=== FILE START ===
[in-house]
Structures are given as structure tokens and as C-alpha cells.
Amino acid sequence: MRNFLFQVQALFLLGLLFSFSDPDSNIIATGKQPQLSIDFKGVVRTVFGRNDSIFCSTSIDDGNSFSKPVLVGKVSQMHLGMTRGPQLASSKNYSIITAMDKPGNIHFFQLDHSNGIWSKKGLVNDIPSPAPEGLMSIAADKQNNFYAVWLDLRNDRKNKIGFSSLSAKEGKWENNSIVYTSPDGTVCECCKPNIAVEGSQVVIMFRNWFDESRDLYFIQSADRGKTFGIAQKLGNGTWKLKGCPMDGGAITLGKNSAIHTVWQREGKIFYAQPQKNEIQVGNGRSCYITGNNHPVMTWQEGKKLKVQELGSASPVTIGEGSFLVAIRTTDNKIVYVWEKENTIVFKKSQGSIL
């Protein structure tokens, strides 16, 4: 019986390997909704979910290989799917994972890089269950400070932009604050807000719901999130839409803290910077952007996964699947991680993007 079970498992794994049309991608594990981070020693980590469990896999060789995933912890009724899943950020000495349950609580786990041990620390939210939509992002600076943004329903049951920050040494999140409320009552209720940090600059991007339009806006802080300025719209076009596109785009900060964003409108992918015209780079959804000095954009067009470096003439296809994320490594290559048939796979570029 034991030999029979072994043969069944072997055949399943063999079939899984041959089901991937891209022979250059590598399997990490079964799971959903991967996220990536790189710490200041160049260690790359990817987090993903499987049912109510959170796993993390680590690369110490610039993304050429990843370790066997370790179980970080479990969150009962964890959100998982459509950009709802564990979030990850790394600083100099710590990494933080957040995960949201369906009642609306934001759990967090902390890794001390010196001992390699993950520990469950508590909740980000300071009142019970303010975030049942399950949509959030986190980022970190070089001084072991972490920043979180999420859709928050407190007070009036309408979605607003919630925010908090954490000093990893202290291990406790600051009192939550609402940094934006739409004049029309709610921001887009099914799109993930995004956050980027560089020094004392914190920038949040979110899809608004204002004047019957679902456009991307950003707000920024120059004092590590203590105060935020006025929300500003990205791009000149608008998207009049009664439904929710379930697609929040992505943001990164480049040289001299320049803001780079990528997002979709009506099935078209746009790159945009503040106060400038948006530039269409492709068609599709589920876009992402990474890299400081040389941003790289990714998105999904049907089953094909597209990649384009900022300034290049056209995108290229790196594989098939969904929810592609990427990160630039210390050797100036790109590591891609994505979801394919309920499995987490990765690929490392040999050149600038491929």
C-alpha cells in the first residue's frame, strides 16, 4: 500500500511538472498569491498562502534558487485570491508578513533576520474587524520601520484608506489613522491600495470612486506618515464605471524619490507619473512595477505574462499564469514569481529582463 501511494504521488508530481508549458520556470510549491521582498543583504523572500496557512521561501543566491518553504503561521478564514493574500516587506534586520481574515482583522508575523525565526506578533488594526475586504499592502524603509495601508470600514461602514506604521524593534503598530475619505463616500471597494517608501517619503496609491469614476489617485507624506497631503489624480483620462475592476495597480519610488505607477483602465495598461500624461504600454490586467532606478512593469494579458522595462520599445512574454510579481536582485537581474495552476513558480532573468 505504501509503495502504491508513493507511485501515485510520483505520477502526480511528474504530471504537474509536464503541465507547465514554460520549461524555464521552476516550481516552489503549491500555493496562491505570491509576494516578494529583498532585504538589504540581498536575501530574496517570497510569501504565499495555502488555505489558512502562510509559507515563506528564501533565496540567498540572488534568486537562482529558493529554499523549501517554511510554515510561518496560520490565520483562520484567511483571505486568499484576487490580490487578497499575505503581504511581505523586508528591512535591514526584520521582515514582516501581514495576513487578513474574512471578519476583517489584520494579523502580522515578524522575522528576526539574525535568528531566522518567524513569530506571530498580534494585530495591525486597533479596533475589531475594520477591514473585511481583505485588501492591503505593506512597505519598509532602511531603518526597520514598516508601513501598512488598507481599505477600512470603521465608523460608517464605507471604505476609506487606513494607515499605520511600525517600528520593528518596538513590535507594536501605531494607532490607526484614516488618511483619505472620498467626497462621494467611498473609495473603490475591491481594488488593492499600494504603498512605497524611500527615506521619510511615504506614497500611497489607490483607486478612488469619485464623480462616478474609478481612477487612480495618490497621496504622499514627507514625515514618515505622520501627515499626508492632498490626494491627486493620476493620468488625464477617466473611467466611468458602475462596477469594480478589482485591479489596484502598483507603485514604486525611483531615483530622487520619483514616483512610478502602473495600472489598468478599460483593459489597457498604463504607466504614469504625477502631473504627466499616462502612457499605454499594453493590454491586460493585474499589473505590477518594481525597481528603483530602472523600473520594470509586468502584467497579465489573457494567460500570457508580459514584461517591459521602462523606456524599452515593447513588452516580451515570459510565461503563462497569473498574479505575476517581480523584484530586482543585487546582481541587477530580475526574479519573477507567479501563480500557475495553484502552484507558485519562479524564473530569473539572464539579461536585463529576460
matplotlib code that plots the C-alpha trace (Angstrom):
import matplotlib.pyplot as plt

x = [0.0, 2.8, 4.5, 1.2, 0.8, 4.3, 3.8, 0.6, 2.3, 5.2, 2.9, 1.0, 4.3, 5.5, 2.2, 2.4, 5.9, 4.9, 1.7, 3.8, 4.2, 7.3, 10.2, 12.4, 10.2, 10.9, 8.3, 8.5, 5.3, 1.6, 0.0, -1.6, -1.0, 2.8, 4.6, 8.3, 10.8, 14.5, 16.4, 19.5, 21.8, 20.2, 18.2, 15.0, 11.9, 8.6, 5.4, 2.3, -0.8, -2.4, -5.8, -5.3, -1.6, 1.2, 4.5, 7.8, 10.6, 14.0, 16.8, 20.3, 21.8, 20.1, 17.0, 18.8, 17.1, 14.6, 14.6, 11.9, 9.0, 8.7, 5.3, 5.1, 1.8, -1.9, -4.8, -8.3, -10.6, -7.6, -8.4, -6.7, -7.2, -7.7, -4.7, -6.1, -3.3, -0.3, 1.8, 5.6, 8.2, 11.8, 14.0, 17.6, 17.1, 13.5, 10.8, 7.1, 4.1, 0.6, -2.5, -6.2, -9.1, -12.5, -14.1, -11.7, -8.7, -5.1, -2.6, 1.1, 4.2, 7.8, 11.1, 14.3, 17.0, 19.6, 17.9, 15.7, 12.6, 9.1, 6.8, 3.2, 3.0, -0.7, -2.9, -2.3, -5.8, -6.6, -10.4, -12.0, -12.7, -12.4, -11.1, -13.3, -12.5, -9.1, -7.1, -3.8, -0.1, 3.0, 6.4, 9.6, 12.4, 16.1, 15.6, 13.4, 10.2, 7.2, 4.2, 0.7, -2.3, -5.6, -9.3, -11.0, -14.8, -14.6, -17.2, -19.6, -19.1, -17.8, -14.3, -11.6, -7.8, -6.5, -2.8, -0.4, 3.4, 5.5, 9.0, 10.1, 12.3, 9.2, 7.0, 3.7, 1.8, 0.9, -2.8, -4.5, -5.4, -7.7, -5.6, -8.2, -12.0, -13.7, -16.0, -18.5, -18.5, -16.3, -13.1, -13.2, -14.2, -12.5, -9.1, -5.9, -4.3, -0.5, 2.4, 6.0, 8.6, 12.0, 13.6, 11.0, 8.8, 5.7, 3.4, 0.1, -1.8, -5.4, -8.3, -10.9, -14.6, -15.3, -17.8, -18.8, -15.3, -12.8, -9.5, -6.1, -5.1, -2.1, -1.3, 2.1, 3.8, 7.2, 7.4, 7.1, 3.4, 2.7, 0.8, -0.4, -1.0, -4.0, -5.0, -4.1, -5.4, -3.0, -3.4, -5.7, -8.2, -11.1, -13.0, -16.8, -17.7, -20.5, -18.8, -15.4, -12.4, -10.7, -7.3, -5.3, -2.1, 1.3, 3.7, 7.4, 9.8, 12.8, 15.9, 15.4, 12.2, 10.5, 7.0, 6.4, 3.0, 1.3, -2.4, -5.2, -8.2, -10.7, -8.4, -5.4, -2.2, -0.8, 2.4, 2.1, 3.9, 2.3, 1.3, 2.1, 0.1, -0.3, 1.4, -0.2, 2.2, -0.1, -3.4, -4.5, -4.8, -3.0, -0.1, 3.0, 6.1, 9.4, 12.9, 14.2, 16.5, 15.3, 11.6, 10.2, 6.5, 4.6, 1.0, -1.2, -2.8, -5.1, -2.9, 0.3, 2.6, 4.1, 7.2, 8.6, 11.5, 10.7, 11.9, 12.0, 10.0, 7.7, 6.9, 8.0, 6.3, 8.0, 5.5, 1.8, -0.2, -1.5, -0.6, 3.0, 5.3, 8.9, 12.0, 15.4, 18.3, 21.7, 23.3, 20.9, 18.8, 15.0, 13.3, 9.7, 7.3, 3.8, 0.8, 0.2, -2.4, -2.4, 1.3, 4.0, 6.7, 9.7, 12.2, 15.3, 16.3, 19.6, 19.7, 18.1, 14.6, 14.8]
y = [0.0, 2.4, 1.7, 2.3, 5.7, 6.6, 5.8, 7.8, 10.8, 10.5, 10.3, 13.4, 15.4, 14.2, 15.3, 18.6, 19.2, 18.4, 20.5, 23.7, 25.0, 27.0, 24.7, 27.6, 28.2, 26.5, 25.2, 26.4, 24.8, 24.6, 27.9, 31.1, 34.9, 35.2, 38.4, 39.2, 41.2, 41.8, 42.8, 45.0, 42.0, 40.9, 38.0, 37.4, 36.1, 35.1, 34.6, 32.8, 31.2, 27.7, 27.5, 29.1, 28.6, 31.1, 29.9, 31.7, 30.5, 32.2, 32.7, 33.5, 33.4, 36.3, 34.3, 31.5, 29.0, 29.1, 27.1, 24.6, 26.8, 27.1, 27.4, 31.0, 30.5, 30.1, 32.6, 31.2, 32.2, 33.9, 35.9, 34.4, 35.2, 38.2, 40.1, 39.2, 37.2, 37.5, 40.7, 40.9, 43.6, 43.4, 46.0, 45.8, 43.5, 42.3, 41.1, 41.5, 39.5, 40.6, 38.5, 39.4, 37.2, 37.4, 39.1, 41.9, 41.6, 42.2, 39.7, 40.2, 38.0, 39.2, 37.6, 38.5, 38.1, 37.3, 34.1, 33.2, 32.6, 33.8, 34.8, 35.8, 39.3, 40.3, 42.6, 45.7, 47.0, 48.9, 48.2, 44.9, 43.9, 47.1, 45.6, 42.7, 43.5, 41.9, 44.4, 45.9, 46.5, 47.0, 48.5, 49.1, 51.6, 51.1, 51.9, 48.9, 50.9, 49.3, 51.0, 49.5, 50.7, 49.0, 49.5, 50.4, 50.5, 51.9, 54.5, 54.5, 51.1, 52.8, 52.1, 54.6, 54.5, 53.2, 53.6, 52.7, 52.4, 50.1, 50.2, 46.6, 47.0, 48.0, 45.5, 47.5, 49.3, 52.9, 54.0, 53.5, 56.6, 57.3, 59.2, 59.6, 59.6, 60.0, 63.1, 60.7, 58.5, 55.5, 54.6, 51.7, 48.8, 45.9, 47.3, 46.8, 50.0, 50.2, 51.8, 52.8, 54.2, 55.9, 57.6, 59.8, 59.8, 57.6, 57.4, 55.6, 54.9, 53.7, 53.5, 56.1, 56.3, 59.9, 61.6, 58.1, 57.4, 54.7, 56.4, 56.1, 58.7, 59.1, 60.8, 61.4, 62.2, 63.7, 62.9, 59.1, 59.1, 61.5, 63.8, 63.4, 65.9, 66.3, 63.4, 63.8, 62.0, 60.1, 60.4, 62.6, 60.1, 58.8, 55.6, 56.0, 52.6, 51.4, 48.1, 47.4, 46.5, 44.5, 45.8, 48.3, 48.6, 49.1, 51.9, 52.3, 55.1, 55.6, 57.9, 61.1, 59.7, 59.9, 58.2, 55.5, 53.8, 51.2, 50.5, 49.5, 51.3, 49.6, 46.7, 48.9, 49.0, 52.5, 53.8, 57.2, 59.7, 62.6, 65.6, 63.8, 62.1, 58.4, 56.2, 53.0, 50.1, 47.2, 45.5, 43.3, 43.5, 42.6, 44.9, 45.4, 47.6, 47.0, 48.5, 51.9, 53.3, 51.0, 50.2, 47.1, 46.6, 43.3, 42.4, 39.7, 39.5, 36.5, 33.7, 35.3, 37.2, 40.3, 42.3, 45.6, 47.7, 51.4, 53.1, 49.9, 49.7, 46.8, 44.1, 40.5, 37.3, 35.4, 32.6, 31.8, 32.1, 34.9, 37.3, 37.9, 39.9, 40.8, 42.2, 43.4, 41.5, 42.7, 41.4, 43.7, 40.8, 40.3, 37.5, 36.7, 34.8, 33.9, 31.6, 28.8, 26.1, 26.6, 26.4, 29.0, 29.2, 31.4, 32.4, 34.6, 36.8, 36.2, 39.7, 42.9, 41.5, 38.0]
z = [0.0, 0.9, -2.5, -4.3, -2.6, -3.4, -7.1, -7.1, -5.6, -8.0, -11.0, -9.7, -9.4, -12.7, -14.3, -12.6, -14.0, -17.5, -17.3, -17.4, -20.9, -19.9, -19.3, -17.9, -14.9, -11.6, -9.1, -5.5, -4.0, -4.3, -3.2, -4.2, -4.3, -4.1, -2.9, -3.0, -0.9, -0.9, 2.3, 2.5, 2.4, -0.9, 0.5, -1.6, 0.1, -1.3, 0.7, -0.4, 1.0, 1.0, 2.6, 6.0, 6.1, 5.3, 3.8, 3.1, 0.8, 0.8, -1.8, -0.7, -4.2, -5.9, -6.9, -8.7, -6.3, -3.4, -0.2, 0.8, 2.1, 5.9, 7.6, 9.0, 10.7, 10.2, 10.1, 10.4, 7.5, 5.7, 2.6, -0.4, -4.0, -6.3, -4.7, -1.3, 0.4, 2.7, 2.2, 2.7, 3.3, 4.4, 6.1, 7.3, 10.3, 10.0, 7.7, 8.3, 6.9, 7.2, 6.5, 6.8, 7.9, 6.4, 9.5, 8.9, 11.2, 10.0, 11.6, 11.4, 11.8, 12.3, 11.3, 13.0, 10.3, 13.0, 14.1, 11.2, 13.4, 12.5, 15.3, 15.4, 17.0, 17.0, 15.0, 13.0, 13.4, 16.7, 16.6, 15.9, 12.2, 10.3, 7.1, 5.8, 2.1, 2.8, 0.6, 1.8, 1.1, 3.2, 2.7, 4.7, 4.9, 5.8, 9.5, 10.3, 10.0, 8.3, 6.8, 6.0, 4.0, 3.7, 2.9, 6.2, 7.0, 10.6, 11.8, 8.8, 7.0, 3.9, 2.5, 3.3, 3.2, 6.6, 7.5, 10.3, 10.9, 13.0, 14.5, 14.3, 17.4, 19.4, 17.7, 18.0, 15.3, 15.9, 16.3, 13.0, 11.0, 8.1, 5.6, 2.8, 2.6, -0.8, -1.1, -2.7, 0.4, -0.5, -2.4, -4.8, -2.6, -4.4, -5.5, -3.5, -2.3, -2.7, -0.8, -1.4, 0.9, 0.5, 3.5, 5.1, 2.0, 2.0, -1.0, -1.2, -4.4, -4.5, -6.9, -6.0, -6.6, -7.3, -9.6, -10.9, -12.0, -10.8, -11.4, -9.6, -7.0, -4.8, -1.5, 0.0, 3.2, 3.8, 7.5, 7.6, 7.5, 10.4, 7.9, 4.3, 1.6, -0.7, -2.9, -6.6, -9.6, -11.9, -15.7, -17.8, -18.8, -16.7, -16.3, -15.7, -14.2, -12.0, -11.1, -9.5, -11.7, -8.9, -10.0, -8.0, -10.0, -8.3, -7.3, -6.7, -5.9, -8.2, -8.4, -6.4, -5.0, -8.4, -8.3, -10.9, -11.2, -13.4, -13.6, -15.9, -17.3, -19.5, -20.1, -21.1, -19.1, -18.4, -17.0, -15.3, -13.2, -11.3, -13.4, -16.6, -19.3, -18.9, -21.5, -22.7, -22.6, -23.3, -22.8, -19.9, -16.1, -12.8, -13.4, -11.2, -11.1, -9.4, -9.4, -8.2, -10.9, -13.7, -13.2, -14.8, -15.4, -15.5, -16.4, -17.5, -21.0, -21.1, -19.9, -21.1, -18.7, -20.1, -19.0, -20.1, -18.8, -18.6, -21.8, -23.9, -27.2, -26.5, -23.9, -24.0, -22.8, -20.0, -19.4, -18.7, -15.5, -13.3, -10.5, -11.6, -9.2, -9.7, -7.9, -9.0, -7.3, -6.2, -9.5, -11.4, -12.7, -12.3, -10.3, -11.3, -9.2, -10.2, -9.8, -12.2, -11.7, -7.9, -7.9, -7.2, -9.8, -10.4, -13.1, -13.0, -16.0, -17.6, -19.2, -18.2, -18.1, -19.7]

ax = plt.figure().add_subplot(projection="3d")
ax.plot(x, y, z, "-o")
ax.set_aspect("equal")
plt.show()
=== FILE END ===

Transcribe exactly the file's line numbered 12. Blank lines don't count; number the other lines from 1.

ax.plot(x, y, z, "-o")